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The Power of a Kiss is giving an entirely different meaning within the pages of this novel. Ted Dekker and Erin Healy do not disappoint in their first collaborative effort. They created a vivid character in Shauna McAllister. The reader can't help but be drawn into her story of trauma induced amnesia and wonder if there is more to the situation than she is told. As the plot twists from one intrigue to another and the reader's suspicion switches between characters you will feel a kinship with Shawna's loneliness of not knowing the truth. The story has a most intriguing plot that is frightening in how believable it is. While the book may start a little slow, it picks up rapidly and soon you will find it hard to put down. This is the first ted Dekker book I have read. I'm a fan now.
*********** UPDATE JAN 27, 2012**************
Thanks to a suggestion from Bino I enabled the performance mode (always had used balanced) and the Prime shined in all it's Quad core glory. The little pauses and lagginess mostly disappeared. I don't know why I hadn't tried this mode, oh yeah, it was because of battery concerns and yes the Prime did die on me today after enabling performance mode even though I barely touched it today. Since I will get the docking station soon then this is not a concern. When I bought the original TF I made a review for the dock saying it was necessary to fully enjoy the TF if you used it all day like me. Now with performance mode I would say the dock is obligatory if you want to use performance mode which you should, otherwise wy buy a Tegra 3 tablet. Let's see how it behaves when the dock arrives. Changed from 4 stars to 5 stars
My Transformer Prime just crashed and rebooted so I have like a minute to write this review...
Ok it's back up, that was fast but... I might as well finish the review.
I'm an Android fan, a Transformer fan, maybe even an ASUS fan. When people talk about Android tablets they always say the Galaxy Tab, the Xoom blah blah, they never mention the ASUS Transformer which was the best and most innovating tablet bar none. I guess this is because people know samsung and Motorola (and LG and HTC, etc) from their phones. ASUS doesn't make phones so it's in a disadvantage there but if you know anything about computer parts then you know ASUS is a pretty big and trustworthy company. They make awesome video cards, awesome mother boards, awesome laptops and a lot more stuff.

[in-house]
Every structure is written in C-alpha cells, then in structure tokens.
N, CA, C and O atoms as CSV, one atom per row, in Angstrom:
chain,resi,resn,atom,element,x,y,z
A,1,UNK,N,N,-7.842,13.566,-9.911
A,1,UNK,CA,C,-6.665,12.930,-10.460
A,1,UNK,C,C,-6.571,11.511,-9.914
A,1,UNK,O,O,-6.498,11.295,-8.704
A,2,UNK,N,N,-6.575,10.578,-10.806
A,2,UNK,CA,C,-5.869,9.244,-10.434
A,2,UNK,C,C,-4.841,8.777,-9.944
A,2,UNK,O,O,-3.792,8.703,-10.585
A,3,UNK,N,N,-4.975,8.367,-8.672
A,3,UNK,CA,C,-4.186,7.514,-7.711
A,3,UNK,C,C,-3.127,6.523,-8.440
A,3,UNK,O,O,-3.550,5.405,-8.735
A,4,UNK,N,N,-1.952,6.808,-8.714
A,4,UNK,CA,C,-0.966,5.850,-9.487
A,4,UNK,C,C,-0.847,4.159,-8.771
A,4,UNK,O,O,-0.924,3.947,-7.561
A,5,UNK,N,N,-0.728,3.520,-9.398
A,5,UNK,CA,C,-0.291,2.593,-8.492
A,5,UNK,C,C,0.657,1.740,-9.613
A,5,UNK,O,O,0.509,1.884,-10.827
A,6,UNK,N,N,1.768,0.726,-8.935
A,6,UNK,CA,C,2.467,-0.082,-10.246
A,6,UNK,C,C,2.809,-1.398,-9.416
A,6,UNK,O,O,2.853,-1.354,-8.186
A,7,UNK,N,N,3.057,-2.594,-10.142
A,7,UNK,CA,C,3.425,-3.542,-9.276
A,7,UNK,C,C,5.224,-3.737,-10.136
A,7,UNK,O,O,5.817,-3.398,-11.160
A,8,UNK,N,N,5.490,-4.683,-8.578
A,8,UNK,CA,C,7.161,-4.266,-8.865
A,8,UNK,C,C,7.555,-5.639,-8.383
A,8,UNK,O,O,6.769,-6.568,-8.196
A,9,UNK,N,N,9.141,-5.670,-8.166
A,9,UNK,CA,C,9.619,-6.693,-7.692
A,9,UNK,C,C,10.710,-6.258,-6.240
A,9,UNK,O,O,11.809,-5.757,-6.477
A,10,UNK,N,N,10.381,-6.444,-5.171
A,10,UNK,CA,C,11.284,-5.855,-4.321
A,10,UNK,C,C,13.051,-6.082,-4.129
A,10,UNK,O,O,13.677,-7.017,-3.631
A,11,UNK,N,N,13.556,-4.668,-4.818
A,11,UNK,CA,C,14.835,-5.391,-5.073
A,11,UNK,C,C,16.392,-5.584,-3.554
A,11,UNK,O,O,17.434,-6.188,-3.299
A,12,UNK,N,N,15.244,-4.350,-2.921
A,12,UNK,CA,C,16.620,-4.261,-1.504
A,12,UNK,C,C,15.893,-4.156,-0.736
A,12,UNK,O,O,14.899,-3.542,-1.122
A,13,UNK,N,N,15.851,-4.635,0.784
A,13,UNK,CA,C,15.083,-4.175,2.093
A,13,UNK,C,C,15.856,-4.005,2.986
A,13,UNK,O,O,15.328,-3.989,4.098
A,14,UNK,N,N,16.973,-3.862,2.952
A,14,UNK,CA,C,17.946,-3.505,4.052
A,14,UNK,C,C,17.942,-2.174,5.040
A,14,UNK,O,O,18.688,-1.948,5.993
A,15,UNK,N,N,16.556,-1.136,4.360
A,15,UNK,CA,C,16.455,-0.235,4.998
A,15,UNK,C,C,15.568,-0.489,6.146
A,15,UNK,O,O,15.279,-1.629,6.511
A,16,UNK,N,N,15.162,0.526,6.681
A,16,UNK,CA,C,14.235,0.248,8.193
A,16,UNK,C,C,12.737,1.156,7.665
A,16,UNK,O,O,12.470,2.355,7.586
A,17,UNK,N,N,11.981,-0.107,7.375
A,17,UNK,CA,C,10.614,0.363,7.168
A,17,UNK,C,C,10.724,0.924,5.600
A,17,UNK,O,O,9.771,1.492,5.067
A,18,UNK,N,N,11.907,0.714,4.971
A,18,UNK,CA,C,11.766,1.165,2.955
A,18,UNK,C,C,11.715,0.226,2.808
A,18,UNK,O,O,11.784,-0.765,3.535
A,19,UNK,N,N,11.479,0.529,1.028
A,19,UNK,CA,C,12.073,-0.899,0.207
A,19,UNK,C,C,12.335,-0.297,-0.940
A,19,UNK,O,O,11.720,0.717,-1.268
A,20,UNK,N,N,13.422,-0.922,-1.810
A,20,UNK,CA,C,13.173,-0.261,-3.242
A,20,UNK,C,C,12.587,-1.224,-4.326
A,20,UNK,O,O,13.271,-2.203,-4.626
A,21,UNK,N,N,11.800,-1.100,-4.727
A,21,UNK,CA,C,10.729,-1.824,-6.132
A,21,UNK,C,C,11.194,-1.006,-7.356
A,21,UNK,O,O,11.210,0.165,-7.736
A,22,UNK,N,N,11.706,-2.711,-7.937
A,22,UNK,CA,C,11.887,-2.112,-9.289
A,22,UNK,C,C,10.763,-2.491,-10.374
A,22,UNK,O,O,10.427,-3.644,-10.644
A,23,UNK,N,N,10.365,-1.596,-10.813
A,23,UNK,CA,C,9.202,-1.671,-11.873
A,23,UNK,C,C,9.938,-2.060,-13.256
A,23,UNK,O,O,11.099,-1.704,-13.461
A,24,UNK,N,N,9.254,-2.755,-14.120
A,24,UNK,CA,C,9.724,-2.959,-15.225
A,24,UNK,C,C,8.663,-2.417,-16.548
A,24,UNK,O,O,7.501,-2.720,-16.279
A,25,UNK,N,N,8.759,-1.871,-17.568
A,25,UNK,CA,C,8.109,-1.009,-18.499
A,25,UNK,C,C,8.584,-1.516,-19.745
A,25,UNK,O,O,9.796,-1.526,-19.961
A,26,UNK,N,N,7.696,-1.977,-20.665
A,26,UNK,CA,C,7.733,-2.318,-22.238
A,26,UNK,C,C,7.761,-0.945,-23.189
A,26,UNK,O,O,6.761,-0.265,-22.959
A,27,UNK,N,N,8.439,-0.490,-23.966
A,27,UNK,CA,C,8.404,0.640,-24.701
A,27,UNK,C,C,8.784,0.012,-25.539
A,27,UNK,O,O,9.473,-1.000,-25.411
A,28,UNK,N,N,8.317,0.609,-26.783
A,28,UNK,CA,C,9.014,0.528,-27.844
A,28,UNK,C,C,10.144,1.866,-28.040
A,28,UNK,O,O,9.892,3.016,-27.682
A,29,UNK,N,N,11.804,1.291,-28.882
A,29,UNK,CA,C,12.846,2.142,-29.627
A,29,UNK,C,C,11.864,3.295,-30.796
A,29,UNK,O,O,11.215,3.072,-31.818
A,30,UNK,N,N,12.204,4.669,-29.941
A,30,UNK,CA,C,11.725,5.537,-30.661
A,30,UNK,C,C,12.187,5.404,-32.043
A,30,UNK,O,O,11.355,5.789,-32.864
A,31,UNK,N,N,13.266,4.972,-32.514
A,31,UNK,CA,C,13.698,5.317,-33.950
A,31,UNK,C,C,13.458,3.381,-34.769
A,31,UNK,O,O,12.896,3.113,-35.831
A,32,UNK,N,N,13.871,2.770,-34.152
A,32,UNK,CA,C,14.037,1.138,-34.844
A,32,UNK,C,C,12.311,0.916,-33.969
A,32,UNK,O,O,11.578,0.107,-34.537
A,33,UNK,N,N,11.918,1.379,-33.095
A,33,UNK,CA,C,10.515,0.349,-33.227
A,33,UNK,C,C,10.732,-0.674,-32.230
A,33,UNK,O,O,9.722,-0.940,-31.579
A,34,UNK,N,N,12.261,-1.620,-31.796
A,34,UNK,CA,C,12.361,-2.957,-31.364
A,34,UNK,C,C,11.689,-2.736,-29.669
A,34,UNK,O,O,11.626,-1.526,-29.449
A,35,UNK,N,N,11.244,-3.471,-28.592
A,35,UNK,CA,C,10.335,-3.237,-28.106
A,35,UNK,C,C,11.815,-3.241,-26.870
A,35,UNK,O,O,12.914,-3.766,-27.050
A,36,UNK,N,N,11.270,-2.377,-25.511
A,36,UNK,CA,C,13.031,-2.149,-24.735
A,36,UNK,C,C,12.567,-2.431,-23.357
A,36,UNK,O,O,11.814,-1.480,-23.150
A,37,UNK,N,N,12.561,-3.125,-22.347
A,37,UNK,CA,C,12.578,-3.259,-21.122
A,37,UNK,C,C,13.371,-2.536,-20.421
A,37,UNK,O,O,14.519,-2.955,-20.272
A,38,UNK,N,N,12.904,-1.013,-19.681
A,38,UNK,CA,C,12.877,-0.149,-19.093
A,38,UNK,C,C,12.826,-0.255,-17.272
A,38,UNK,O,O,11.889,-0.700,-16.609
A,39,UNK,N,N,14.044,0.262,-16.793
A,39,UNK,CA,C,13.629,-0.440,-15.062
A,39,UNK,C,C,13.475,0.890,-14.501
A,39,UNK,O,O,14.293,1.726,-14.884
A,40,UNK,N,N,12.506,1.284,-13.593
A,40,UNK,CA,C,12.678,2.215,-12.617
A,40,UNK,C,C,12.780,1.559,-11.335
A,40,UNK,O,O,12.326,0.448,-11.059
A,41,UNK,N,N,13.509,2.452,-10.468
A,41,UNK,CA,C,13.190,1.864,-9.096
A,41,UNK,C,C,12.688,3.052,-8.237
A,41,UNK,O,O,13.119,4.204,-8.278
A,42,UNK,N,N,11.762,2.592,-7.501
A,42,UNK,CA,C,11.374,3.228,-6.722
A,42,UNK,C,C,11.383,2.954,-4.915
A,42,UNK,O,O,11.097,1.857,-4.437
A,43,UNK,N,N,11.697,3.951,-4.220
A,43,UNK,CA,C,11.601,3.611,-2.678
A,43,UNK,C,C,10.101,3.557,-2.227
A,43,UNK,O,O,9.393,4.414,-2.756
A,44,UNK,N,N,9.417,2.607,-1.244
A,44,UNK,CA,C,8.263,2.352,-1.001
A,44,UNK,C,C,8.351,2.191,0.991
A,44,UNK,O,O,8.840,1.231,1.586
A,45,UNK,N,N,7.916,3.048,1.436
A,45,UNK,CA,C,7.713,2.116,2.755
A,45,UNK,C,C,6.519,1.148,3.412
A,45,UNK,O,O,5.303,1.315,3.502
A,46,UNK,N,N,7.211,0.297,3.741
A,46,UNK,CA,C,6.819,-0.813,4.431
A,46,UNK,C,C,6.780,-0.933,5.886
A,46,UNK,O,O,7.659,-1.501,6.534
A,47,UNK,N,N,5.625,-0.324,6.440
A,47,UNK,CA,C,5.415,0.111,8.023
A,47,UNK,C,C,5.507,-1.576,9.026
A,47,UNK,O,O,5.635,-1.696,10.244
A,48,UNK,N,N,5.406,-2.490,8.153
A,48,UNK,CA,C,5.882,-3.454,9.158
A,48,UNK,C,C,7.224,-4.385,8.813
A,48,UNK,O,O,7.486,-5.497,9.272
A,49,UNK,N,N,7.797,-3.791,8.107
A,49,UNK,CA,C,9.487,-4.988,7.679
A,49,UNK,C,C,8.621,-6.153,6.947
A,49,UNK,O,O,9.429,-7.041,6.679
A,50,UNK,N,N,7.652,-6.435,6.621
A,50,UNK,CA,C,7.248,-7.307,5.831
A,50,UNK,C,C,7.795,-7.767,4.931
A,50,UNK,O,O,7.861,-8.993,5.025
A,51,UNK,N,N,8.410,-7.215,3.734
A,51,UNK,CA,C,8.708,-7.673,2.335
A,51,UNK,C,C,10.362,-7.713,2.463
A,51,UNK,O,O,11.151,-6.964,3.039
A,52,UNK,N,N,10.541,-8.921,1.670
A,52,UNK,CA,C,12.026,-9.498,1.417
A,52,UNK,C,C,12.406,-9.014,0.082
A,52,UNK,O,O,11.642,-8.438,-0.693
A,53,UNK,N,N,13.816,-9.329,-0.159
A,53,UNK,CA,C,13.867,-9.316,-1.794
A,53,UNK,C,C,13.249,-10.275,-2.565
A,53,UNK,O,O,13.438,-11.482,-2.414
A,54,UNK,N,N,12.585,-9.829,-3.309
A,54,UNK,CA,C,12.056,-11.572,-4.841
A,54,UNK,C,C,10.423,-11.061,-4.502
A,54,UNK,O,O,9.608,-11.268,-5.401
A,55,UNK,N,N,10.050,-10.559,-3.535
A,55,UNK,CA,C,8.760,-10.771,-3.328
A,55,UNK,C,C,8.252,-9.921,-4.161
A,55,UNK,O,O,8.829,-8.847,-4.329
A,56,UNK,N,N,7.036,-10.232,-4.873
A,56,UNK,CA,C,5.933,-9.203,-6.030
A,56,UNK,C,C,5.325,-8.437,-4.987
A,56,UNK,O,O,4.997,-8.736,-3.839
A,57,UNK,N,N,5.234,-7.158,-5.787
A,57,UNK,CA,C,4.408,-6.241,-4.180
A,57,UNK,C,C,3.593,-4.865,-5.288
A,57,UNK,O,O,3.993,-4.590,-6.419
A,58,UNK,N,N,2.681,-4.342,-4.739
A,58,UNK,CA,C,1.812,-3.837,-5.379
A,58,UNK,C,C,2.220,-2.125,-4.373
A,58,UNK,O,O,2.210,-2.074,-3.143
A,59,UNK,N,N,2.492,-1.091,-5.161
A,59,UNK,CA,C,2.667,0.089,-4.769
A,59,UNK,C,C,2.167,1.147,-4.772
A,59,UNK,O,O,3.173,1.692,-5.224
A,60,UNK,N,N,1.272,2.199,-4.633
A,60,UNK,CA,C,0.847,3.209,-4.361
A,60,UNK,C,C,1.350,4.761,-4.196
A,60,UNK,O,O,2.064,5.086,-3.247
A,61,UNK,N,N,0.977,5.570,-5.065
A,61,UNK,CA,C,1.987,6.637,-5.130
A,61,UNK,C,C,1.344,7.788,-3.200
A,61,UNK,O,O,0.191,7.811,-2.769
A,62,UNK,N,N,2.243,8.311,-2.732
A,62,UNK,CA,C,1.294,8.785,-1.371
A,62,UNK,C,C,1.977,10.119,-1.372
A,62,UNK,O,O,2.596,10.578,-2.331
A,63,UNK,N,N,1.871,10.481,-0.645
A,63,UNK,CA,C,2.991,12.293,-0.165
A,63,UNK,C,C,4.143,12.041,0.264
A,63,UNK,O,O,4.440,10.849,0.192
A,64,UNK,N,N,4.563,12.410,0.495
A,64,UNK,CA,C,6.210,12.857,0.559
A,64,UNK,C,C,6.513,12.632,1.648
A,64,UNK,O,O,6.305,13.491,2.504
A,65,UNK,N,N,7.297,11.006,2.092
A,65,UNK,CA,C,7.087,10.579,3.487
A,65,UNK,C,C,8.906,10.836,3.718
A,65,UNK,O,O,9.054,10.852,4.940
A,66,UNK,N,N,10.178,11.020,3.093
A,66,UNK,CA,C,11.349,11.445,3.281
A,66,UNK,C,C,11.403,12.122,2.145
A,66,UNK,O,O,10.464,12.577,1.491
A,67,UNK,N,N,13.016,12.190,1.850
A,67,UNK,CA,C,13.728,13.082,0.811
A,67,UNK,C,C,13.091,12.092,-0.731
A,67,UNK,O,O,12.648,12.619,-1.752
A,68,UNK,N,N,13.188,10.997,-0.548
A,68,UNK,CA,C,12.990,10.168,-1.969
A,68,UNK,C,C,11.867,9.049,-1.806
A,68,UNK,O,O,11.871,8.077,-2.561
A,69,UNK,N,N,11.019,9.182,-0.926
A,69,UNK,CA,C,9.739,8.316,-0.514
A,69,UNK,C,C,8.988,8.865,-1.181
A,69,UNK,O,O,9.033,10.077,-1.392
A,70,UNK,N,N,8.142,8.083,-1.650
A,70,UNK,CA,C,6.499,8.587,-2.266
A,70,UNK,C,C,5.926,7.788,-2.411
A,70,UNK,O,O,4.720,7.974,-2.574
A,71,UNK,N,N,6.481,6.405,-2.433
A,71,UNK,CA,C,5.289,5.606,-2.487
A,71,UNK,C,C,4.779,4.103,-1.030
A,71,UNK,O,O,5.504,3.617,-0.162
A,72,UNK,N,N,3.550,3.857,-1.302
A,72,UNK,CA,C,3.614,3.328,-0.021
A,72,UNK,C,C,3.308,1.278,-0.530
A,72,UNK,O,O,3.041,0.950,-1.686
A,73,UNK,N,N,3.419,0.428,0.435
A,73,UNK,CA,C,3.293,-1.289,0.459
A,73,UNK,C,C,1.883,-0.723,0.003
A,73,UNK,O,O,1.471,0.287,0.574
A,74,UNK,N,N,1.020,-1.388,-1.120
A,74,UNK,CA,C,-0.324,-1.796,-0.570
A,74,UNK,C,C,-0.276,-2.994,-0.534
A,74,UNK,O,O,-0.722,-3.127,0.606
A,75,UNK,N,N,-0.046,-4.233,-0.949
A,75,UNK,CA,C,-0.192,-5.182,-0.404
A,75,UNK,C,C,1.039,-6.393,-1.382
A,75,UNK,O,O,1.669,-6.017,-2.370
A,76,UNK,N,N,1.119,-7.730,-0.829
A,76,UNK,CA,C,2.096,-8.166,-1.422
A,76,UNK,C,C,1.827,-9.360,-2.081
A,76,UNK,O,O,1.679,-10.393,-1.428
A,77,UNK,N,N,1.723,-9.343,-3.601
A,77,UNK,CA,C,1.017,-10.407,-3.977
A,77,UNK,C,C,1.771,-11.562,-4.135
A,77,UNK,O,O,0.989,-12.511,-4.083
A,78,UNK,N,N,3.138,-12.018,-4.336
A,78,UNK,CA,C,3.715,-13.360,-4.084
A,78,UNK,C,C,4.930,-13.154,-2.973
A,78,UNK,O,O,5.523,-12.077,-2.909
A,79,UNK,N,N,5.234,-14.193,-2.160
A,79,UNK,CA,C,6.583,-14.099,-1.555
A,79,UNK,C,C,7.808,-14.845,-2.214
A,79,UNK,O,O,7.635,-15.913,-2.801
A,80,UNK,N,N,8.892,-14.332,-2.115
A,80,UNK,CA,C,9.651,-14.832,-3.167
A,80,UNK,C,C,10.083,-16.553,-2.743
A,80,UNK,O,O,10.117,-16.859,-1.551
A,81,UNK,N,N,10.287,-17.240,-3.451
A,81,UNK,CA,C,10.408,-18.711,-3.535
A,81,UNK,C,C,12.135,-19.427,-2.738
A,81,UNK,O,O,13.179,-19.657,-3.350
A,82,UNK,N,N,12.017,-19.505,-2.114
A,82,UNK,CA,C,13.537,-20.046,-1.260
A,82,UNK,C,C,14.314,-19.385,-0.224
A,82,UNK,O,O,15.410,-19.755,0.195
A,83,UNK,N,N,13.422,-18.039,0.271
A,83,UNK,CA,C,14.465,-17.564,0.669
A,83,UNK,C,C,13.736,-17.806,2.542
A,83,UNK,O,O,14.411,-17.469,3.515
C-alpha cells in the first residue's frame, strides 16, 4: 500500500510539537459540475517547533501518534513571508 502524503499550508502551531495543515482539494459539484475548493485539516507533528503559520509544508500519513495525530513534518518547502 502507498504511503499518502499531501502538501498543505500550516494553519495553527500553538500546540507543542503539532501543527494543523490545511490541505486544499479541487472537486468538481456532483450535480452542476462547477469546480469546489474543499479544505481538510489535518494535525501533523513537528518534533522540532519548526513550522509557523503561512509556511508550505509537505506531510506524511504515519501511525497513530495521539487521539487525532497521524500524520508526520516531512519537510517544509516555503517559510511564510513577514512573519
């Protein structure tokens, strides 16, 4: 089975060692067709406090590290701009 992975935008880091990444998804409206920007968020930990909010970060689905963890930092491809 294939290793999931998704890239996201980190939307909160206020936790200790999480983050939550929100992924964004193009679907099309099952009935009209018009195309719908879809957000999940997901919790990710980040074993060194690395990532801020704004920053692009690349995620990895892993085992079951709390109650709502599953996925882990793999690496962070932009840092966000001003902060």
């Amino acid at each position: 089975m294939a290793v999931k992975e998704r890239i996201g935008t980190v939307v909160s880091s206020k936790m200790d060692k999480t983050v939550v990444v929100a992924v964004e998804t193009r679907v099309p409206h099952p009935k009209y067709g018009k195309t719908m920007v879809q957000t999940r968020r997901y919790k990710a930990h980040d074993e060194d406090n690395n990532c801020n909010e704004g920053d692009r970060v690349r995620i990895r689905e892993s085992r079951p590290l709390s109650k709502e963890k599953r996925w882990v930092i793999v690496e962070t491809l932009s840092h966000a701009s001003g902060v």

I bought the Original Transformer knowing and trusting ASUS completely, I imagine a lot of people dismissed it because they thought ASUS was some crazy crappy company like Coby or Pandigital. What I mean is ASUS is a huge successful company, not some weird newcomer.
The original Transformer was awesome, actually it is awesome, ASUS delivered fast updates and it worked great. Of course when I heard about the prime I had to have it so I sold the original Transformer and I went through the whole nowinstock ordeal, I pre ordered it here and there and then cancelled here and was charged there so had to wait for the funds to be available to pre order it somewhere else and then finally I was able to preorder it at Amazon and it said it would arrive Jan 27 - Feb 10 and then I got an email from Amazon saying hey good news! Your order will arrive sooner, like in 2 days and bam immediate $500 dollar charge but I didn't have the money ready so overdraft fee blah blah. So finally I got my prime like Jan 21 because I don't live in the US.
FIRST IMPRESSIONS: When I opened it up I didn't get the wow factor, looks pretty normal to me. Booted up and honeycomb was kinda laggy. I upgraded to ICS and it's snappier in general but it still seems laggy to me in some things like selecting options, for example I enable bluetooth... wait a sec... then I get the notification. I select a recent app... wait a sec... app opens and stuff like that.
COMPARED TO OG TF: I restored my backup from the original Transformer which was almost 200 apps so I guess this could make the tablet laggy but the thing is the old transformer worked just fine. Don't get me wrong, the Transformer Prime is a good experience, it's a good tablet, I just don't feel the difference compared to the original Transformer. If before I had 2 cores and now I have 4+1, why does it feel a little slower? You know what I mean? If it was super easy to sell the old one and buy the new one it would be different but to get a Champagne Prime at retail price is hard and I'm not sure it was worth it, now I don't have the keyboard dock which is annoying but I was finally able to order it from Tigerdirect so I'm waiting for it to arrive.
WIFI? GPS? Who cares about GPS in a wifi Tablet? Seriously? Wifi to me has been choppy. Works fine next to the router obviously but not so much in my room but the OG transformer didn't work so well in the room either, we have thick brick walls here so that sucks.
SHOULD YOU WAIT FOR THE IPAD3? NOOOOOOOOOOOOOOOOOOOOOOOOOOO what is wrong with you people? If the Prime was a disappointment to you for some reason that doesn't mean you have to go to crapple!! The OG Transformer is available, other tablets are available, more tablets will come besides people are more likely to write a review if they want to complain about something so count each good review as double or triple.
CRASHES: My apps very rarely crash and the Prime never crashed until today while I was trying to watch a Youtube video and I use all day all the time.
IS IT REALLY SLOWER THAN THE OG TF? This is a Tegra 3 so if you used a T3 optimized app like the jetski game that splashes the screen n stuff I'm sure it will run great and it won't run on the original TF (Or it won't run the same). But for general use like scrolling around, looking at widgets and opening my usual apps like Netfix, Pulse, Cnet TV, Doggcatcher, Youtube, etc it doesn't feel faster to me.
WHY DON'T YOU RETURN IT? It's not easy for me to return stuff since I'm not in the US. I still wouldn't return it because I don't want to go back and then I stumble upon a Tegra 3 only app that I can't get cause I went back. Also the prime is lighter and thinner and prettier, I finally ordered the dock so... I might as well keep it. Besides when the TF700 comes out it and if it works well I could probably sell the Prime and get that one.